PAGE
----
When a loved one dies, family members are often left to make funeral arrangements, which could be burdensome financially. Laying down someone you love respectfully involves making many important decisions such as where to hold the funeral, which casket/urn to use and whether to go for cremation or a traditional burial, all while factoring in the costs. To prevent funeral arrangements from becoming a financially draining, here is a look at several things you can do to lower the overall cost.
Opt for cremation
Choosing how to dispose the body of a loved one is deeply personal and often influenced by your religion and values. However, a cremation can be a cost-effective and respectful way of disposal due to the lack of burial charges.
There is often a small charge for the cremation process itself, but this is typically much lower than what you would pay for a traditional burial. Opting for cremation also allows you to save on the cost of a casket, which is one of the biggest funeral expenses incurred during a burial. The ashes of your loved one can be stored in a container that has personal significance such as a jar or decorative box that you have at home.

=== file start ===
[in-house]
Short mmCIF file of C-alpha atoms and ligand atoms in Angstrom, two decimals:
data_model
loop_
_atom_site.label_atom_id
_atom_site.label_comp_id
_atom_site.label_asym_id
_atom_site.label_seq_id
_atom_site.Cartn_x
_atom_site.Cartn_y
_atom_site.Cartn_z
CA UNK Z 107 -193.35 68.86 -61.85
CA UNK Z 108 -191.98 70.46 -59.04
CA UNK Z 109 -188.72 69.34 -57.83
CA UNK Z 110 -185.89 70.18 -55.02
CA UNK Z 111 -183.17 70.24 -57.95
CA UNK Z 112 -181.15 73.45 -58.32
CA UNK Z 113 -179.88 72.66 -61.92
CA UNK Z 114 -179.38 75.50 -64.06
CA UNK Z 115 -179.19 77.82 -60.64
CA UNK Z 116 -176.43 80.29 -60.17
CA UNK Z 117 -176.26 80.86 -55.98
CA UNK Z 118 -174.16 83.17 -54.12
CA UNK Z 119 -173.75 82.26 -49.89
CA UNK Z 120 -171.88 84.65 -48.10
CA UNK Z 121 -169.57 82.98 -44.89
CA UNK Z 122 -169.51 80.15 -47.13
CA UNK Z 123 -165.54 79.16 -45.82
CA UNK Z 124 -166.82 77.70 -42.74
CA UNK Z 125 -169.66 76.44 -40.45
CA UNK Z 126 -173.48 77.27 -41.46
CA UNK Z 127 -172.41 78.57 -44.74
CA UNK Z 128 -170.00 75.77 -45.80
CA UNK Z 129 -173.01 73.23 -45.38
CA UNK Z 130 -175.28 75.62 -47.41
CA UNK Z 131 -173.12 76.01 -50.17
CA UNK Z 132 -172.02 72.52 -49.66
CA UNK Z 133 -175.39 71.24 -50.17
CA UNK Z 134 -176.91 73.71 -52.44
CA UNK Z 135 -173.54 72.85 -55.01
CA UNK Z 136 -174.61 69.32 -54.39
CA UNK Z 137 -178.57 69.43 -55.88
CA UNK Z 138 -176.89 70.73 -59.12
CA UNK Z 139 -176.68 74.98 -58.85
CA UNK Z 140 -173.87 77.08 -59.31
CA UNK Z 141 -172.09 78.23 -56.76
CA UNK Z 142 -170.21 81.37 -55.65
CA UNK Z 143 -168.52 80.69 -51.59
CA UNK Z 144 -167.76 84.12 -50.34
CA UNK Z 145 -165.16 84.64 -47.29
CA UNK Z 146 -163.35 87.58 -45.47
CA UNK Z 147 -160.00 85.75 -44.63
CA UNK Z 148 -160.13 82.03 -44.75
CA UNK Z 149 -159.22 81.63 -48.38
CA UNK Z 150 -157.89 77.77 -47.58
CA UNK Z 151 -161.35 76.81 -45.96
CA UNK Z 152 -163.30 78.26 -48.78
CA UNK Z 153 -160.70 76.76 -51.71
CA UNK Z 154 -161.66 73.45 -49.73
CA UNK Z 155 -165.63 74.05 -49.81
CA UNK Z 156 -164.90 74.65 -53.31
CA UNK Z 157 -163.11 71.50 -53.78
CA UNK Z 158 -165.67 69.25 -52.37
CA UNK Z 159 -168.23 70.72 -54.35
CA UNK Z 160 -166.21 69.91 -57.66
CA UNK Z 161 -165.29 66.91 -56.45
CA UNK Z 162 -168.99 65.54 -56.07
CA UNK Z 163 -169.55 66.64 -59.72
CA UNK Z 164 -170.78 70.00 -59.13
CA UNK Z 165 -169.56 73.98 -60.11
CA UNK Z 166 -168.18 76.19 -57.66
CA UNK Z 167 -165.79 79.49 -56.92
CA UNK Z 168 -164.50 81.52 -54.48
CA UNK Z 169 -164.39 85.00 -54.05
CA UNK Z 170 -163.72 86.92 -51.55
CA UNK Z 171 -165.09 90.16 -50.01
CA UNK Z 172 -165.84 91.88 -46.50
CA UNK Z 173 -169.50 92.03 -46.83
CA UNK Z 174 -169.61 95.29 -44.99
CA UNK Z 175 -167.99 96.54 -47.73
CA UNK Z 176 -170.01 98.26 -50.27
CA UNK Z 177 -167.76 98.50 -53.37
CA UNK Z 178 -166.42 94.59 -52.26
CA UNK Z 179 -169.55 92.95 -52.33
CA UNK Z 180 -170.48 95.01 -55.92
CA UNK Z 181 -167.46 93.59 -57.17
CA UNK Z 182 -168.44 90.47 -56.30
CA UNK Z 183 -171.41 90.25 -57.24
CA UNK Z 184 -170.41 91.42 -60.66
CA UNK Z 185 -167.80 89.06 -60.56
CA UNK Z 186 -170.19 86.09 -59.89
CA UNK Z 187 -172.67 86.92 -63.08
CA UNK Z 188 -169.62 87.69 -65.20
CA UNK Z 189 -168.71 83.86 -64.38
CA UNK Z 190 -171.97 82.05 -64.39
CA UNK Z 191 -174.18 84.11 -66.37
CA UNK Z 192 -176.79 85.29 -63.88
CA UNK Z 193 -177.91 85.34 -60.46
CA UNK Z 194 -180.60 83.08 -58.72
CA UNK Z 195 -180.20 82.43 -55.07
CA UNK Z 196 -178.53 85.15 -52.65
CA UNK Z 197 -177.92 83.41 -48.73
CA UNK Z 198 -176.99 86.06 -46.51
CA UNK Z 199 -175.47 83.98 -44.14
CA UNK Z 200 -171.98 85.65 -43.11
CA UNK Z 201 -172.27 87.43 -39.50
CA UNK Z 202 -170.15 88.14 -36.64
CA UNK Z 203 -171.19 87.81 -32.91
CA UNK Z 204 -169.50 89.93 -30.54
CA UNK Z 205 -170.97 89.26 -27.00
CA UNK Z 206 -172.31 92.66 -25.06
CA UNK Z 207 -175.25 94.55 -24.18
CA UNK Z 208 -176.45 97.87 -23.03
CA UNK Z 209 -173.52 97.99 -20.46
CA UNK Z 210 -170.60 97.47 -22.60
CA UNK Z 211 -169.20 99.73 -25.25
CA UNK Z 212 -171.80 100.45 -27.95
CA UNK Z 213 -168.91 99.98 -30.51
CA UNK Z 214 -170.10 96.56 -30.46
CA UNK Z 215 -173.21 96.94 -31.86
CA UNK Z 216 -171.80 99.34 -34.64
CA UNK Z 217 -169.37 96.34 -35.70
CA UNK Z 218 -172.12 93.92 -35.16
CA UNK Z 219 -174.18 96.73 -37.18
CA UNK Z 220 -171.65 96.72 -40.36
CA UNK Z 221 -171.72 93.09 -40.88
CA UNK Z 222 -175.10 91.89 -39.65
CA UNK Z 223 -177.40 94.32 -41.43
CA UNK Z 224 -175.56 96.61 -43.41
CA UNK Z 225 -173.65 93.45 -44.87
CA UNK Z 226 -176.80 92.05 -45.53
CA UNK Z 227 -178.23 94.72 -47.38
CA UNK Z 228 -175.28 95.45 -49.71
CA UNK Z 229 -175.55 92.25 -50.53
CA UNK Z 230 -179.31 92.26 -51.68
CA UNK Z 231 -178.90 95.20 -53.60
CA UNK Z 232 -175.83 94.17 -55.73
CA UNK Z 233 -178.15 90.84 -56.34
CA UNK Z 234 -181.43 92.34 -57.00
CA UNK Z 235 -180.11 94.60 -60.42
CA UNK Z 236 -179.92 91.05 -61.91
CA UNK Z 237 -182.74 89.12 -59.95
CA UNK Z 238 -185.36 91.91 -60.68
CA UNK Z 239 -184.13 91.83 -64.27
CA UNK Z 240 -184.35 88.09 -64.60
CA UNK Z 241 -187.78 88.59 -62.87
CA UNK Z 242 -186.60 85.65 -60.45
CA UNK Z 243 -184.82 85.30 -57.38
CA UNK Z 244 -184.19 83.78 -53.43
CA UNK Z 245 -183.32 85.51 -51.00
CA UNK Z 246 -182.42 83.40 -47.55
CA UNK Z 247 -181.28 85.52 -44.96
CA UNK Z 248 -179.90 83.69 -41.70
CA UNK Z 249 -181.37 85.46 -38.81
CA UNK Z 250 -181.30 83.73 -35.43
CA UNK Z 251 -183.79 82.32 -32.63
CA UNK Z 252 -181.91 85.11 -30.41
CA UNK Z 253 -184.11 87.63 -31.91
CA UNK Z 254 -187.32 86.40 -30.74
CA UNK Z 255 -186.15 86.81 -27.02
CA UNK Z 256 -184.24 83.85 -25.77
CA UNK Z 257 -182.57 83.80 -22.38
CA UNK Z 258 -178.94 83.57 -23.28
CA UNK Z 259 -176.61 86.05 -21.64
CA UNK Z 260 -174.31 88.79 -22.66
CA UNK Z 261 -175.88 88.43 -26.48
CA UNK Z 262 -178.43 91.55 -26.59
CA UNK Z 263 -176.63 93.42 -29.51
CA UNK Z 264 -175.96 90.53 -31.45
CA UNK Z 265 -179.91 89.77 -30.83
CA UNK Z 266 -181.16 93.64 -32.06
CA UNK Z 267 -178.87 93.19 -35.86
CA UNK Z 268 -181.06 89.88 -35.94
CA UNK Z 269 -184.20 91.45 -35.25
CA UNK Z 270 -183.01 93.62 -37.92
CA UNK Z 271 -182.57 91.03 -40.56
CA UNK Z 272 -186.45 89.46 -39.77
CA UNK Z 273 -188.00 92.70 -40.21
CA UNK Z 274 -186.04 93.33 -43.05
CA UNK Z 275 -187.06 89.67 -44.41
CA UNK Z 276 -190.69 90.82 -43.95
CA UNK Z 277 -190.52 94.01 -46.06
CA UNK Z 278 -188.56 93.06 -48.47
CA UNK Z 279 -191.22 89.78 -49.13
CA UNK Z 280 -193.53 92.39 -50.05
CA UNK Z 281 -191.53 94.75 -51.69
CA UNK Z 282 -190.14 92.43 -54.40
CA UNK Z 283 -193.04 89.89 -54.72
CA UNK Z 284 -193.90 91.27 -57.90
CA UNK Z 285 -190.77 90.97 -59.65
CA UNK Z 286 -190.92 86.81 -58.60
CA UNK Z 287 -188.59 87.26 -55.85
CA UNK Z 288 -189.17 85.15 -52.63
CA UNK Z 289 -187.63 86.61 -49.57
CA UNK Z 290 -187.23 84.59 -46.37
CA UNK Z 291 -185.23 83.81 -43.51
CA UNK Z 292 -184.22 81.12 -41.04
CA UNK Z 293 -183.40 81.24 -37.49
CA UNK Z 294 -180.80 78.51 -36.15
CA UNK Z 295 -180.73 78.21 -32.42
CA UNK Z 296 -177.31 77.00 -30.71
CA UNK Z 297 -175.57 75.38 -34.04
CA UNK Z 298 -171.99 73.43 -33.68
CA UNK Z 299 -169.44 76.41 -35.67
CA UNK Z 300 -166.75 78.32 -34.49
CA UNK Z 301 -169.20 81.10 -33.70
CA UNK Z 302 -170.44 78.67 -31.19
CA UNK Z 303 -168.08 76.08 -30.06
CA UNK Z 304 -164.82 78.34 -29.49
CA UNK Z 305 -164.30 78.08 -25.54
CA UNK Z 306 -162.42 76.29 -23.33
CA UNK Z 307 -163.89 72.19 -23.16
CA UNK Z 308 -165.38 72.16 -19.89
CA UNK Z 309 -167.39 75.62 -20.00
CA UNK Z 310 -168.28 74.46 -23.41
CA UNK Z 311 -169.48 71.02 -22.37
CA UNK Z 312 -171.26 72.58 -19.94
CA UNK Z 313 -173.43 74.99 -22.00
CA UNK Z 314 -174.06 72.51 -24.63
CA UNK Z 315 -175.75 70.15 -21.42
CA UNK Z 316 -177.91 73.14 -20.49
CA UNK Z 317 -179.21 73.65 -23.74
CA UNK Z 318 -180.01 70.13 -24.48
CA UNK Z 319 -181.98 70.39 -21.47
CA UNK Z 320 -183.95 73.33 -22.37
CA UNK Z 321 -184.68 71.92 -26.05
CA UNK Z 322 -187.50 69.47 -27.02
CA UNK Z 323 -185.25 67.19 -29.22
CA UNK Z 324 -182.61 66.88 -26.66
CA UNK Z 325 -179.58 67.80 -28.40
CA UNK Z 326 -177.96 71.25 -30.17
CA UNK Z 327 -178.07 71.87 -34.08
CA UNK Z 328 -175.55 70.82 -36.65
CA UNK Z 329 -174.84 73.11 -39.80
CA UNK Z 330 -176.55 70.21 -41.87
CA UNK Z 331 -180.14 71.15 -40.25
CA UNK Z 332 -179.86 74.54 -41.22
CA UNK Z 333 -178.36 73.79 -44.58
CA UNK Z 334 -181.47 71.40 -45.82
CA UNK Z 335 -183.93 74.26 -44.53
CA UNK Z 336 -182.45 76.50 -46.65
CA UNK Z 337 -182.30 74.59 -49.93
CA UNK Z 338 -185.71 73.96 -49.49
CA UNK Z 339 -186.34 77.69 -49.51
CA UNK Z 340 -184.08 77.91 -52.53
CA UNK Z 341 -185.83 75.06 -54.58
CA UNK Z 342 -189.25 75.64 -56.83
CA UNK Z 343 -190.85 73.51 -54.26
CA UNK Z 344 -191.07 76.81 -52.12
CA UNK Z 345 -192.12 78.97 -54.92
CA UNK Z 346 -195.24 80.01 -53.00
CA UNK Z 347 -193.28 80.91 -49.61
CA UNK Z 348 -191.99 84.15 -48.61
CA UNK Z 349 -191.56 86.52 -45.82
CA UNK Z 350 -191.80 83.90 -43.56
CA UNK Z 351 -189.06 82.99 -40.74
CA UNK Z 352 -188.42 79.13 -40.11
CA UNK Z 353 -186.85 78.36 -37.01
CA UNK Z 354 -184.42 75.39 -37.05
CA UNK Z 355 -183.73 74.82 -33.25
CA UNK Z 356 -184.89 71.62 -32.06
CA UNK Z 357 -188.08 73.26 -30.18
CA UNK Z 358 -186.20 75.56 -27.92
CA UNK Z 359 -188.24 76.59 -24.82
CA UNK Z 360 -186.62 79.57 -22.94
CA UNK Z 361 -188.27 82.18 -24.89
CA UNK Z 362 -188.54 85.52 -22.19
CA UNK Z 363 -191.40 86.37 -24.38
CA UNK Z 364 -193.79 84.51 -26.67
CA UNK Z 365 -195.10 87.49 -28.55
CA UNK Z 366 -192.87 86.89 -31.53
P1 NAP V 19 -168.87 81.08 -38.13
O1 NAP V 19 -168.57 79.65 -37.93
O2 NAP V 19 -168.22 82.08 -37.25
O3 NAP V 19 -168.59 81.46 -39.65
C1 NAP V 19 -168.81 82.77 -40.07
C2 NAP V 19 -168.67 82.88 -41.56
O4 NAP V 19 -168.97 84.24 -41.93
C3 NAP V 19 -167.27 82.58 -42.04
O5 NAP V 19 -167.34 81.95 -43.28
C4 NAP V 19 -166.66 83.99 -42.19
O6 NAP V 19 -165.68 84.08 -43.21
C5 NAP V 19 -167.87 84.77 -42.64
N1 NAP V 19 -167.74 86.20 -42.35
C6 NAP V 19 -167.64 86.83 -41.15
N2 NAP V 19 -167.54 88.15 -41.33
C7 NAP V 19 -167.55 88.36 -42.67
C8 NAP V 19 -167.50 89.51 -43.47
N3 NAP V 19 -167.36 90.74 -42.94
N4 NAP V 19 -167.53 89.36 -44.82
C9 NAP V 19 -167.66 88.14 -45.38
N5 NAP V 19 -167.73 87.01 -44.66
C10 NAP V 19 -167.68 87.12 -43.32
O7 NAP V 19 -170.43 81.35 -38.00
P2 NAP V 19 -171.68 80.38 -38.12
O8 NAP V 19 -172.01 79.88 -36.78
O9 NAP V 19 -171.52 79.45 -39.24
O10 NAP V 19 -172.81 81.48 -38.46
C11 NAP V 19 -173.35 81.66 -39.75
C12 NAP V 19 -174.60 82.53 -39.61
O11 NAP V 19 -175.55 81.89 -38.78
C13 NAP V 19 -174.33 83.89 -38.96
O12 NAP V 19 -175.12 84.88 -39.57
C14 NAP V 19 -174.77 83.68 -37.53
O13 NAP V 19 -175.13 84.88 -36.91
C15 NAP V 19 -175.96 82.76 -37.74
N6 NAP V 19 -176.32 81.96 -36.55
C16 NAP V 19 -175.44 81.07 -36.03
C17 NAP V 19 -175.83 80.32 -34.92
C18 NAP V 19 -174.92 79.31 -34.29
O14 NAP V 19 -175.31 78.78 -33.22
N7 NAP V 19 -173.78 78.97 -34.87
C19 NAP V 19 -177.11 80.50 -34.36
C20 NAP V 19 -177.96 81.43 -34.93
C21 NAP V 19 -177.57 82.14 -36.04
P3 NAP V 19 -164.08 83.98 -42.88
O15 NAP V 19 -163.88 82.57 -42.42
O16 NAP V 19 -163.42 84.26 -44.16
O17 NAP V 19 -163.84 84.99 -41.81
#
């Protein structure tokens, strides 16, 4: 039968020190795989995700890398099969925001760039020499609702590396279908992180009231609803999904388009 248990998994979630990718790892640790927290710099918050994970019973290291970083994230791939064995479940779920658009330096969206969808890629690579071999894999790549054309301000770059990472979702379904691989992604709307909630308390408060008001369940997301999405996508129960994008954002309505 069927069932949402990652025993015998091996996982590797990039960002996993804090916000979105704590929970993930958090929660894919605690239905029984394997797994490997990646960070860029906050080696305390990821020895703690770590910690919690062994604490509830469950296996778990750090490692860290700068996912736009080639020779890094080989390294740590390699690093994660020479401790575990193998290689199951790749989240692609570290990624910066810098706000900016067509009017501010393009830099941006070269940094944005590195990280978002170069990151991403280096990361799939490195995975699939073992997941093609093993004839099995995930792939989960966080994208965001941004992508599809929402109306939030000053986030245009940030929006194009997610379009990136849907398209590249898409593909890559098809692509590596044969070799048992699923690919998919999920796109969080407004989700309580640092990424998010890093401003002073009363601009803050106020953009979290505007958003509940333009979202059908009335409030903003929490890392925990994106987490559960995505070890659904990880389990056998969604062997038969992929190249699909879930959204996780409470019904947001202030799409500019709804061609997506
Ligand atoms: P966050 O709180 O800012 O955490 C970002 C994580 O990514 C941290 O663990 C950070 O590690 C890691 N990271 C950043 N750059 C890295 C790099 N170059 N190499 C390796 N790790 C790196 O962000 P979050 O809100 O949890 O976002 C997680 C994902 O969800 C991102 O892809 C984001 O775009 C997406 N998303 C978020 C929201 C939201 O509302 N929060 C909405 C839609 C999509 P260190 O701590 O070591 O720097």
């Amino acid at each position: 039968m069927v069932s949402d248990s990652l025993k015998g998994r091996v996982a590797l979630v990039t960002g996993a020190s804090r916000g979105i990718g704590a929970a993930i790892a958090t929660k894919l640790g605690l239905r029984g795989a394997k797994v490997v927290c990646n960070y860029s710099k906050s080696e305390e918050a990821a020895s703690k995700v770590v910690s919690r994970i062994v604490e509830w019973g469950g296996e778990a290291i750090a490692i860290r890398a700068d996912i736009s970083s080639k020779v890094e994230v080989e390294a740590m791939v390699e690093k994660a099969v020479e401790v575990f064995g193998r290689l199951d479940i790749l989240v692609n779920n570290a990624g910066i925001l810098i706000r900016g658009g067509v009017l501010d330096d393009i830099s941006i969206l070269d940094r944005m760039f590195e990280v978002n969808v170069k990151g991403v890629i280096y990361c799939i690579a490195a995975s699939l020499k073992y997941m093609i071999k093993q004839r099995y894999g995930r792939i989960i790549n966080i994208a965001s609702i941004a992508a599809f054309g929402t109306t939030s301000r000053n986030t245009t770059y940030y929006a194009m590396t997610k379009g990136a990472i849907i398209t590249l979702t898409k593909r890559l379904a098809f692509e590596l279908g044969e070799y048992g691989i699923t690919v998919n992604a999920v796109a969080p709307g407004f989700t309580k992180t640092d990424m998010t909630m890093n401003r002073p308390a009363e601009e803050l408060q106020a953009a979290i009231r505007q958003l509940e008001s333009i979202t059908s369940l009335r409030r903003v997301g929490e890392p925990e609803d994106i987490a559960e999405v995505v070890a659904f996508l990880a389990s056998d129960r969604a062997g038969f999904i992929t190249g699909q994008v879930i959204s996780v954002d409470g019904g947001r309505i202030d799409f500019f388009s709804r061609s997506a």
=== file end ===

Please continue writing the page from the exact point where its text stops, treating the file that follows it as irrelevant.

Alternatively, you can purchase an inexpensive urn made from artificial material resembling granite or marble. If the cremated remains are to be buried, you will often have to pay a charge for the burial, but it will likely be lower than that of lowering a casket. To cut costs, you may opt to scatter the ashes at no charge or keep the urn safely at home.
Obituary and funeral program
Another creative way to lower funeral costs is to write and submit the obituary to a local newspaper yourself, which would eliminate the cost of your funeral home having to do that for you. Additionally, you can design a professional-looking funeral program with the help of a friend and have it printed on paper you purchase yourself. This can have a significant impact on the funeral cost as it could be cheaper than using your funeral home and their designated printer.
Grave vault or liner
Most cemeteries require that you purchase a grave vault or liner to protect the casket/urn from decay, sinking or being damaged by heavy equipment at the graveyard. You can save by opting for a grave liner instead of a vault. If you decide to go for a vault, choose a plain one such as a simple concrete box.